1. A compelling vision that helps millions of people: Great developers like building products with broad appeal and wide reach. They like to have impact and influence. We do that at HubSpot. Our marketing software has been built for small businesses. We’re rallying against old-school marketing like junk mail, spam and cold calls. The message is resonating really well. We reach millions of users every month, and have 4,000 customers. With this kind of scale comes great challenges. Like figuring out how to store and analyze terabytes of data (and heading towards petabytes alarmingly fast). Or, creating a user experience that your Uncle Leo could use (because someone’s Uncle Leo does).
2. Shiny, Happy People: Last year, we were voted one of the best companies to work for in the Boston area by the Boston Business Journal (our friends at Google were #2). We asked people why the heck they were so happy (besides the spiked slushies), and they said, somewhat recursively, “…I’m happy because I get to work with other smart, happy, passionate people.” We have the reverse Lake Wobegon effect. Several times a week, you will walk into a room and feel you brought the average IQ down. Seriously, you will.
3. A Real Salary: We’ve raised $33 million in venture capital from some of the best VCs on the planet. We have millions still left in the bank and revenues are growing like wildfire. So at HubSpot, you don’t have to be paid in hugs and options and work on the “deferred compensation plan” (which is basically, “we can’t really afford to pay you right now — but just as soon as we get those customers/investors/grandparents/governments to give us some cash, you’ll be first in line!”). You actually get a real salary, making your friends and family proud and/or envious. We’ve heard that money is useful for buying stuff. So, come help us spend some of those venture capital dollars towards a good cause.
Note: I’m not suggesting that it’s not a good idea to work for an early-stage startup — they’re totally cool. But if you do, it should either a) be your own and/or b) be one that you are totally passionate about.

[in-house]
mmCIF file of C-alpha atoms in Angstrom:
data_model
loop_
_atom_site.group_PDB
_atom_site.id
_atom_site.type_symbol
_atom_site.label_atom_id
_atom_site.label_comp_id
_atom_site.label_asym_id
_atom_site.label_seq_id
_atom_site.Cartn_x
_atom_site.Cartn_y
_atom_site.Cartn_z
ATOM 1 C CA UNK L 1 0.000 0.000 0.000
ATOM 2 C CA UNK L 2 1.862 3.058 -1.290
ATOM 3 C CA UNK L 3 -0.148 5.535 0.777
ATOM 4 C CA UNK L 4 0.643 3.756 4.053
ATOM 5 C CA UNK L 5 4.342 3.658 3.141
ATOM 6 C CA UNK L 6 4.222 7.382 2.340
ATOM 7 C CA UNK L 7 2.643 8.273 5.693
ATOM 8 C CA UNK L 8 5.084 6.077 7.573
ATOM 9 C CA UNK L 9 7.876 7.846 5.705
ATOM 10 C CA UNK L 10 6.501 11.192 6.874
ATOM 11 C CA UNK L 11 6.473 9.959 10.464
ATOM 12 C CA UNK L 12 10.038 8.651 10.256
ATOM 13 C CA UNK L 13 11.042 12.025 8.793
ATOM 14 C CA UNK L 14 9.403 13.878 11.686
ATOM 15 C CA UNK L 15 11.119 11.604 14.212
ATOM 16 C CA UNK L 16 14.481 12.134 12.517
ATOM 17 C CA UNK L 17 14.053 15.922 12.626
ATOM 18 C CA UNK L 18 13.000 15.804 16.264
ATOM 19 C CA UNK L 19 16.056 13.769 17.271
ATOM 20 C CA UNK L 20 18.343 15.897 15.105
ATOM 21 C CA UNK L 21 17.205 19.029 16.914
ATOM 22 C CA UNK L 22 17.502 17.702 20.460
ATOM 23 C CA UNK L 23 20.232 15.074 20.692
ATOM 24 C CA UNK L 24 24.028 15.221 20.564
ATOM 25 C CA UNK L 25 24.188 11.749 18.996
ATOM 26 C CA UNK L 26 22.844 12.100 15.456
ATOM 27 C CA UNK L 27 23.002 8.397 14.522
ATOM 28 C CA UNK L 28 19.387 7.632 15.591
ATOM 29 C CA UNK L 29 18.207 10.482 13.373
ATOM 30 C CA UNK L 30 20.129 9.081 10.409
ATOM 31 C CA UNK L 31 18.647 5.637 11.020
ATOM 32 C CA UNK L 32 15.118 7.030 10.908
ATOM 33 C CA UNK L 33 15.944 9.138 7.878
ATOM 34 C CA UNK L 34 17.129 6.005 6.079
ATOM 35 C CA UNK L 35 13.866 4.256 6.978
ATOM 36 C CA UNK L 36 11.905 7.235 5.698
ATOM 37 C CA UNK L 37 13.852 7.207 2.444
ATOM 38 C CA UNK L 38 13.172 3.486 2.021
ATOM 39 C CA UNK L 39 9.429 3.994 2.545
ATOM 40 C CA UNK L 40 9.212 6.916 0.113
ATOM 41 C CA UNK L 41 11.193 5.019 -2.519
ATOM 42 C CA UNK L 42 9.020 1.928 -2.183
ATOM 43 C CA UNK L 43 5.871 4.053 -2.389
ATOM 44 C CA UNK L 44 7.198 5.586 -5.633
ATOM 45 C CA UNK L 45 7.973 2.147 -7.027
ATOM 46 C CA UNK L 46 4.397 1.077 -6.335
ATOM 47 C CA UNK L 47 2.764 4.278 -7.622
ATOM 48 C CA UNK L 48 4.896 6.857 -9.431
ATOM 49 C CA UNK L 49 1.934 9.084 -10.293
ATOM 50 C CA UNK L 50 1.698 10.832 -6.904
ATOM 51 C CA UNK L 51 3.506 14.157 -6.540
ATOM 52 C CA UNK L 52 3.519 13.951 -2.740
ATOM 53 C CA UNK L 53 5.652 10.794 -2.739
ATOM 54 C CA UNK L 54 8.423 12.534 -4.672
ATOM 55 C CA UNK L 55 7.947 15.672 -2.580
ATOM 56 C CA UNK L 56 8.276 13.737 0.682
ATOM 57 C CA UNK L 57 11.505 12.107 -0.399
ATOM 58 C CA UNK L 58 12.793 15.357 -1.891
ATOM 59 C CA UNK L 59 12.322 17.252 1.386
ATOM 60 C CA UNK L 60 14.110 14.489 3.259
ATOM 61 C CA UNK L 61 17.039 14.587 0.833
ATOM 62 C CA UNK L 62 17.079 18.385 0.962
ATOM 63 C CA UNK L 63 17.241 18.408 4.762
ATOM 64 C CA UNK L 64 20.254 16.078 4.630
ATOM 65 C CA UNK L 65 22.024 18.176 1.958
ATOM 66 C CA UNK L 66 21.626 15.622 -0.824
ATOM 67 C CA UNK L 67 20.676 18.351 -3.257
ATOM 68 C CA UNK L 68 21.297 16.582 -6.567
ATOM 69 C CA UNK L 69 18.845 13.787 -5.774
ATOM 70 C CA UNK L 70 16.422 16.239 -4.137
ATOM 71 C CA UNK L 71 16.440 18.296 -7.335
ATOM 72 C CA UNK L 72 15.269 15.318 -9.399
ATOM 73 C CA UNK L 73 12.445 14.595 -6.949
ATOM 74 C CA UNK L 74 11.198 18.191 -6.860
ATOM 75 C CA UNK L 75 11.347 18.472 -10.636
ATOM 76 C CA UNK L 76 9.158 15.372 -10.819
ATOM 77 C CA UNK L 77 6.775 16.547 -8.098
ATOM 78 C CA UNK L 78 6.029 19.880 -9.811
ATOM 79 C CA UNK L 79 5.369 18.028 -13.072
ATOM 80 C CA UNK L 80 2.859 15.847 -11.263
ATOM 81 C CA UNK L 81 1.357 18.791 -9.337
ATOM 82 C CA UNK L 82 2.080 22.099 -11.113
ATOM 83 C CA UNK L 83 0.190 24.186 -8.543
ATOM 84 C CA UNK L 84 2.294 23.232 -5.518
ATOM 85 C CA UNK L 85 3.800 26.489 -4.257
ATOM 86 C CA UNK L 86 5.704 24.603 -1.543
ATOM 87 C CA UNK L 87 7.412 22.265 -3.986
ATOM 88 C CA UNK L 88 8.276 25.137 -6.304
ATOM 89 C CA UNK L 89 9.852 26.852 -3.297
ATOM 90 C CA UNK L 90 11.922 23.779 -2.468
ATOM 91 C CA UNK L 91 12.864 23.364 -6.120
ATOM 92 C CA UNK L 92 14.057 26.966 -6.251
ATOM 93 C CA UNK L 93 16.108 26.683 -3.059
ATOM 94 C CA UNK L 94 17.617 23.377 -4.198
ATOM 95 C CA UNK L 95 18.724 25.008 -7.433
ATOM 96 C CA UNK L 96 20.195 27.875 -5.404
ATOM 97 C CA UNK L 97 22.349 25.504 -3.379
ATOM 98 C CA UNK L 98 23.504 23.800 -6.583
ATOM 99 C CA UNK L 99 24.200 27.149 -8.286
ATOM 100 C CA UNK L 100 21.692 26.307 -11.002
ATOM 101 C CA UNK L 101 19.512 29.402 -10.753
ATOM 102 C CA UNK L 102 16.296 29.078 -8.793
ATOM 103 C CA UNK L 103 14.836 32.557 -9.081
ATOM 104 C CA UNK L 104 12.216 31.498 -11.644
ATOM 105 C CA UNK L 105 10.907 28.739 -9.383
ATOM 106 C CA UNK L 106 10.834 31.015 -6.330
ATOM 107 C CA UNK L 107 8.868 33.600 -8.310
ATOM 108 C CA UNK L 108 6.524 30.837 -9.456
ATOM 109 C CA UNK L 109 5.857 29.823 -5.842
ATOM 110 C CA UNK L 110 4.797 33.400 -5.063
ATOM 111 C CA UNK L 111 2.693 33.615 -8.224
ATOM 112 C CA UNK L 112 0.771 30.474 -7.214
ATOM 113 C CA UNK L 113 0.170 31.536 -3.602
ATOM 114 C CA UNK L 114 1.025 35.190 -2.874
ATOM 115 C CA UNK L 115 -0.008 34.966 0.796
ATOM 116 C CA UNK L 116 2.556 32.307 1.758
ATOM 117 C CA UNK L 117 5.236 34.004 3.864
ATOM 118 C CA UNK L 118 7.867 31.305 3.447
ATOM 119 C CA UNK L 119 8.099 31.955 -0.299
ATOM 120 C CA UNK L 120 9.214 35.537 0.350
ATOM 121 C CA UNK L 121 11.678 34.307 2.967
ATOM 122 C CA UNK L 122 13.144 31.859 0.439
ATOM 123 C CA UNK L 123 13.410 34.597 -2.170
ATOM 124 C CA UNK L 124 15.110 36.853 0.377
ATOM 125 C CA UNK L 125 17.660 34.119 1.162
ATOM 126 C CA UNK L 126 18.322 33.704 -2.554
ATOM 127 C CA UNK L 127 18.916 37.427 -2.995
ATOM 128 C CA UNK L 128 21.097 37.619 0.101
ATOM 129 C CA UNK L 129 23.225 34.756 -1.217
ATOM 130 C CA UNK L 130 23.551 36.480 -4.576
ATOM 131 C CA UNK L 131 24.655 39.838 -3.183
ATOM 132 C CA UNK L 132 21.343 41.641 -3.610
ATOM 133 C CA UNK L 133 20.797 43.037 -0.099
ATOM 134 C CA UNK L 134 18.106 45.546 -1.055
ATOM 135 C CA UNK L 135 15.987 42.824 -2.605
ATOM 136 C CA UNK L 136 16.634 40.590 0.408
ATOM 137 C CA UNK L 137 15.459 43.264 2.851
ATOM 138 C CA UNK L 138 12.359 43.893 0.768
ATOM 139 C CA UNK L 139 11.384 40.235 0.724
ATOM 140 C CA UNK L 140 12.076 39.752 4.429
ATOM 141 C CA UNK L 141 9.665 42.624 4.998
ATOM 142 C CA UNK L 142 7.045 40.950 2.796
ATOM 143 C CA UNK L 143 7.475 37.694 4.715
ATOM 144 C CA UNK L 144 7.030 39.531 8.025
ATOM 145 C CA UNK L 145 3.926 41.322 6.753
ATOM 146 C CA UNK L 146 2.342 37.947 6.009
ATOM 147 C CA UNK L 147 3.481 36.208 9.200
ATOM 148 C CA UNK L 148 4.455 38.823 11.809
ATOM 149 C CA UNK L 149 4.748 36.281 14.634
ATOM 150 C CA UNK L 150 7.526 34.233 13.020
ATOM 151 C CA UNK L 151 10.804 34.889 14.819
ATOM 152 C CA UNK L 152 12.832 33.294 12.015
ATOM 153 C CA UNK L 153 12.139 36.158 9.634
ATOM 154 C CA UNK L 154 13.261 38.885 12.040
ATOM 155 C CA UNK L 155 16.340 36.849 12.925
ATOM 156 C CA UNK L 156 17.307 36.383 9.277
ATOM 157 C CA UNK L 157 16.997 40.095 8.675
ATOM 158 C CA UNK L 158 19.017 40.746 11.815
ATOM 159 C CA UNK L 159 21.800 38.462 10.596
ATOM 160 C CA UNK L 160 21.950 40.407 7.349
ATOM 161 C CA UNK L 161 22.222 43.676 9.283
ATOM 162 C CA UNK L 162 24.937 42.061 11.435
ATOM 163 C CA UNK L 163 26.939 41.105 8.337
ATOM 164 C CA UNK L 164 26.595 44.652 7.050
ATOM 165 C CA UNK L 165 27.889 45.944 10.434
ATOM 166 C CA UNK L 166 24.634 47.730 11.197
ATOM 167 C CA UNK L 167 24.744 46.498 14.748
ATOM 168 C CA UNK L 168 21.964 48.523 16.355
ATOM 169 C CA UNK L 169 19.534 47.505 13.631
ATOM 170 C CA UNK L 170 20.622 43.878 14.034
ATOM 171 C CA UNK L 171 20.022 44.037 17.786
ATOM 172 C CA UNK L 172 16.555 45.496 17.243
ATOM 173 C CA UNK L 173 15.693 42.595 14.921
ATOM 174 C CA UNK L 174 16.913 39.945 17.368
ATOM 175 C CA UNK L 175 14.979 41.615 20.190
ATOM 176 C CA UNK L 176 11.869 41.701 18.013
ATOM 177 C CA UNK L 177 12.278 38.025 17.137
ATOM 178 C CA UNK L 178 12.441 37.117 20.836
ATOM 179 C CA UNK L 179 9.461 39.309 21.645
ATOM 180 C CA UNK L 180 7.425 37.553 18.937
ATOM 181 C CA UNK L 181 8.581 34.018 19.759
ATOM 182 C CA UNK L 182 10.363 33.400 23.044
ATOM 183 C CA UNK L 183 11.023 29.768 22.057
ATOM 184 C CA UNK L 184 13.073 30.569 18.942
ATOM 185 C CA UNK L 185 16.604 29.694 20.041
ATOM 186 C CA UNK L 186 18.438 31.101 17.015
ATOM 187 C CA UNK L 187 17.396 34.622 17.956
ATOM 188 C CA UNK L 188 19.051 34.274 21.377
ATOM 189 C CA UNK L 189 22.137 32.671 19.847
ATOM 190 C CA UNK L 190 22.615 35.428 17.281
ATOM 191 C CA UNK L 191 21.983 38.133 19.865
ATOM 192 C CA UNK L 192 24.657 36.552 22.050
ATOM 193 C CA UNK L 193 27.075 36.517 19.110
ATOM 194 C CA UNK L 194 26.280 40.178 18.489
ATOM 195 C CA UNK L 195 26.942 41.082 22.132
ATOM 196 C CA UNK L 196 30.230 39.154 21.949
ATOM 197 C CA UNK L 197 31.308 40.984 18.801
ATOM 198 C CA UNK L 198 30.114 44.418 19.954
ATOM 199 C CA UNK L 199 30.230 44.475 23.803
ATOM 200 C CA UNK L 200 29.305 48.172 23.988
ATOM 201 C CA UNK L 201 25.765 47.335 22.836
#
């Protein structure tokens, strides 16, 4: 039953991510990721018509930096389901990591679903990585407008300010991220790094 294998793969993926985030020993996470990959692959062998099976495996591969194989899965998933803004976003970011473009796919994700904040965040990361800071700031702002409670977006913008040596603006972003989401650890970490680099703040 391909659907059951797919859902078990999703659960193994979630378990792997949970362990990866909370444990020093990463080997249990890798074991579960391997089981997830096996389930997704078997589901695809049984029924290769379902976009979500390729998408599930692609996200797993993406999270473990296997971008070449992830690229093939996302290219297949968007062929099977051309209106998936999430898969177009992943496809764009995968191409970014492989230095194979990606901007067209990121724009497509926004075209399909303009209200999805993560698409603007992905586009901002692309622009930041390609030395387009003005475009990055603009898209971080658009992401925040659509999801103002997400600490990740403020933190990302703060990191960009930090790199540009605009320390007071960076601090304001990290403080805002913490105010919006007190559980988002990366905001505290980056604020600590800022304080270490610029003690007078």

4. Options/Equity: Yep, we have those too. Every developer at HubSpot gets a stake in our future. The difference between options at HubSpot and most other startups, is that the share price has just kept going up and up and up. And, we think our best years are still ahead of us. It’s a bit like joining Facebook in the early years, only not.
5. We don’t want to just build software, we want to build entrepreneurs: We want to build a big, successful company in the Boston area. Obviously, creating great software is a big part of that. But, we’re also passionate about seeding the next generation of entrepreneurs. If you have the entrepreneurial gene, we fully expect that you’ll meet and work with your future co-founders at HubSpot. We also have one of the best startup networks imaginable.
6. We’ll Raise Your Currency: HubSpot has an exceptionally strong reputation. We’re known for hiring kick-ass people and not suffering fools. So, if for some silly reason, you decide to leave us someday, the fact that you’ve been on the HubSpot team is going to wonders for your credibility (not that you needed help on that front).
7. Strict “No Jerks” Rule: We don’t hire jerks. Period. If your normal disposition is to be negative and cranky, and it can’t be explained by a temporary lack of caffeine, you won’t fit in at HubSpot. We’re intense at HubSpot, but it’s a good intense. The reason for the “no jerks” rule is simple — for those of us that are not jerks, working with jerks is a whole lot of suckiness. Life is short. Why work with jerks?